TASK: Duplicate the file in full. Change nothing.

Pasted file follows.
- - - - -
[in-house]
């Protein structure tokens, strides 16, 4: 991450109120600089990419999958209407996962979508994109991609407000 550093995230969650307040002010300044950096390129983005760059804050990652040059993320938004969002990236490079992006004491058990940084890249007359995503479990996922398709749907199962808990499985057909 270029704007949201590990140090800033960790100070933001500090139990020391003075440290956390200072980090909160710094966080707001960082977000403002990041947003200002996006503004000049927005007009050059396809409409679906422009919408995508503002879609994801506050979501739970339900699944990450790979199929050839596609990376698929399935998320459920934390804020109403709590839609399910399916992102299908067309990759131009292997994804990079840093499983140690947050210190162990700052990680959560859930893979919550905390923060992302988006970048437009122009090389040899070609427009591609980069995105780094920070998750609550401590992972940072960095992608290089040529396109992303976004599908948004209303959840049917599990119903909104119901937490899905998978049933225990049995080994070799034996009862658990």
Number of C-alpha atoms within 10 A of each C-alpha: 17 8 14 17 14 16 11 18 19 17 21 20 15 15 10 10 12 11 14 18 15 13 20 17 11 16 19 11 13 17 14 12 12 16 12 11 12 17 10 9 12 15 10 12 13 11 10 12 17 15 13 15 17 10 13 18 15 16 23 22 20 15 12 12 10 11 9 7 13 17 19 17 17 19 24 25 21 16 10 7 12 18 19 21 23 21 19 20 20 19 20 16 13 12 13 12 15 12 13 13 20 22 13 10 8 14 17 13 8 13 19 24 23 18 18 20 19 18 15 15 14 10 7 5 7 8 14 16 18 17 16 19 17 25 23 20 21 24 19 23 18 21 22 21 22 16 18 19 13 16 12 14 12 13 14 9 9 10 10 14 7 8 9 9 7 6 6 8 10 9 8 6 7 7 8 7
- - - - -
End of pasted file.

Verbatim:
[in-house]
């Protein structure tokens, strides 16, 4: 991450109120600089990419999958209407996962979508994109991609407000 550093995230969650307040002010300044950096390129983005760059804050990652040059993320938004969002990236490079992006004491058990940084890249007359995503479990996922398709749907199962808990499985057909 270029704007949201590990140090800033960790100070933001500090139990020391003075440290956390200072980090909160710094966080707001960082977000403002990041947003200002996006503004000049927005007009050059396809409409679906422009919408995508503002879609994801506050979501739970339900699944990450790979199929050839596609990376698929399935998320459920934390804020109403709590839609399910399916992102299908067309990759131009292997994804990079840093499983140690947050210190162990700052990680959560859930893979919550905390923060992302988006970048437009122009090389040899070609427009591609980069995105780094920070998750609550401590992972940072960095992608290089040529396109992303976004599908948004209303959840049917599990119903909104119901937490899905998978049933225990049995080994070799034996009862658990």
Number of C-alpha atoms within 10 A of each C-alpha: 17 8 14 17 14 16 11 18 19 17 21 20 15 15 10 10 12 11 14 18 15 13 20 17 11 16 19 11 13 17 14 12 12 16 12 11 12 17 10 9 12 15 10 12 13 11 10 12 17 15 13 15 17 10 13 18 15 16 23 22 20 15 12 12 10 11 9 7 13 17 19 17 17 19 24 25 21 16 10 7 12 18 19 21 23 21 19 20 20 19 20 16 13 12 13 12 15 12 13 13 20 22 13 10 8 14 17 13 8 13 19 24 23 18 18 20 19 18 15 15 14 10 7 5 7 8 14 16 18 17 16 19 17 25 23 20 21 24 19 23 18 21 22 21 22 16 18 19 13 16 12 14 12 13 14 9 9 10 10 14 7 8 9 9 7 6 6 8 10 9 8 6 7 7 8 7